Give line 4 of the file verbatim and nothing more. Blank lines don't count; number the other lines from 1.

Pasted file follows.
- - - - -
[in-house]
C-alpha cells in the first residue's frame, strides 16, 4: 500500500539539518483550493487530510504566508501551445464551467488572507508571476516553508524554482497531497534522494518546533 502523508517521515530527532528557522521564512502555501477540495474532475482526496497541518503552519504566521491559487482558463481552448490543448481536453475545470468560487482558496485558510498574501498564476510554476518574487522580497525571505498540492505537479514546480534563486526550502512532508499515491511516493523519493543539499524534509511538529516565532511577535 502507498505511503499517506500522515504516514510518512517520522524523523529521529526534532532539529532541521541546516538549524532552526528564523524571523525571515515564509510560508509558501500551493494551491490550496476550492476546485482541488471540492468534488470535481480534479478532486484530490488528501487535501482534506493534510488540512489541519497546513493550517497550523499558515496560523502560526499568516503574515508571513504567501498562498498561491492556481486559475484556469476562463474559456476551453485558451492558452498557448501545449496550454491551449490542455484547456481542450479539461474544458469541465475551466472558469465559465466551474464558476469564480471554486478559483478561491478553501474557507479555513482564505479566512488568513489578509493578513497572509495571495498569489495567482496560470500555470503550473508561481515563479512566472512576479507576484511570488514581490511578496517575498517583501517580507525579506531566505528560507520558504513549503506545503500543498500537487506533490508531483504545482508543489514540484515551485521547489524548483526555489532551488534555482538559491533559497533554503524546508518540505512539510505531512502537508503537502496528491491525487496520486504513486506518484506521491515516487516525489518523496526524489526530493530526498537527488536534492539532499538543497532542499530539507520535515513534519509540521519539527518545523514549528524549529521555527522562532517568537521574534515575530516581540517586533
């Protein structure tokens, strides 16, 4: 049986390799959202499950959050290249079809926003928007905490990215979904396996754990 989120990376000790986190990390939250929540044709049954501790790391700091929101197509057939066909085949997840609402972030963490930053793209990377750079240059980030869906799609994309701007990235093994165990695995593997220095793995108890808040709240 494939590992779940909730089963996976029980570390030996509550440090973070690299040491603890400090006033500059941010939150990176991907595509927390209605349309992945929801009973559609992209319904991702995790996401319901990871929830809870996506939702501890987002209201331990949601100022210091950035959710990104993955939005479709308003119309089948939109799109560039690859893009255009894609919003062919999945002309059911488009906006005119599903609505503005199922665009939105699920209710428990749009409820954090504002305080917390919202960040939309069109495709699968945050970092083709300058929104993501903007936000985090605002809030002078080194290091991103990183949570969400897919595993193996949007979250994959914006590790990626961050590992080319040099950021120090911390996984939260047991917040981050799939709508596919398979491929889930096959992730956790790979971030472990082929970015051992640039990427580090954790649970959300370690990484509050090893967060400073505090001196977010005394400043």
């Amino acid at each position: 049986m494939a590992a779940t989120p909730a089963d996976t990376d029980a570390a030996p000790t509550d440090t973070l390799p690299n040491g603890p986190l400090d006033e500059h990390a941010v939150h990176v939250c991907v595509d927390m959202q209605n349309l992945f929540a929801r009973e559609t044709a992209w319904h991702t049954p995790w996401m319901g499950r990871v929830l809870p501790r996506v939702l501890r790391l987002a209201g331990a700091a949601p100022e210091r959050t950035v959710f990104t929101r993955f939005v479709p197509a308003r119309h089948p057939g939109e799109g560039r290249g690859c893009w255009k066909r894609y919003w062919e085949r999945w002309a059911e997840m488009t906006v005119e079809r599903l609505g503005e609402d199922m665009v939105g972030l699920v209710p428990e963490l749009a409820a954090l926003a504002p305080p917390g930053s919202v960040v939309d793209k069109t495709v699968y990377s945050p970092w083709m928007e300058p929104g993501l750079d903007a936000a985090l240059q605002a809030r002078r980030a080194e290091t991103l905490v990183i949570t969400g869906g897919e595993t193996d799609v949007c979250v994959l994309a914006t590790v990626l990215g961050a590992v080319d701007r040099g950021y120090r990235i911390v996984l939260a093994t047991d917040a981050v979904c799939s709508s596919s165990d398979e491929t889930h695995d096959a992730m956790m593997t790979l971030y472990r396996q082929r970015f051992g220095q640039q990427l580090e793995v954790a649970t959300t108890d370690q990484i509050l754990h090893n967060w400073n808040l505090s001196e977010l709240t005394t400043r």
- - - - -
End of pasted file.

């Amino acid at each position: 049986m494939a590992a779940t989120p909730a089963d996976t990376d029980a570390a030996p000790t509550d440090t973070l390799p690299n040491g603890p986190l400090d006033e500059h990390a941010v939150h990176v939250c991907v595509d927390m959202q209605n349309l992945f929540a929801r009973e559609t044709a992209w319904h991702t049954p995790w996401m319901g499950r990871v929830l809870p501790r996506v939702l501890r790391l987002a209201g331990a700091a949601p100022e210091r959050t950035v959710f990104t929101r993955f939005v479709p197509a308003r119309h089948p057939g939109e799109g560039r290249g690859c893009w255009k066909r894609y919003w062919e085949r999945w002309a059911e997840m488009t906006v005119e079809r599903l609505g503005e609402d199922m665009v939105g972030l699920v209710p428990e963490l749009a409820a954090l926003a504002p305080p917390g930053s919202v960040v939309d793209k069109t495709v699968y990377s945050p970092w083709m928007e300058p929104g993501l750079d903007a936000a985090l240059q605002a809030r002078r980030a080194e290091t991103l905490v990183i949570t969400g869906g897919e595993t193996d799609v949007c979250v994959l994309a914006t590790v990626l990215g961050a590992v080319d701007r040099g950021y120090r990235i911390v996984l939260a093994t047991d917040a981050v979904c799939s709508s596919s165990d398979e491929t889930h695995d096959a992730m956790m593997t790979l971030y472990r396996q082929r970015f051992g220095q640039q990427l580090e793995v954790a649970t959300t108890d370690q990484i509050l754990h090893n967060w400073n808040l505090s001196e977010l709240t005394t400043r």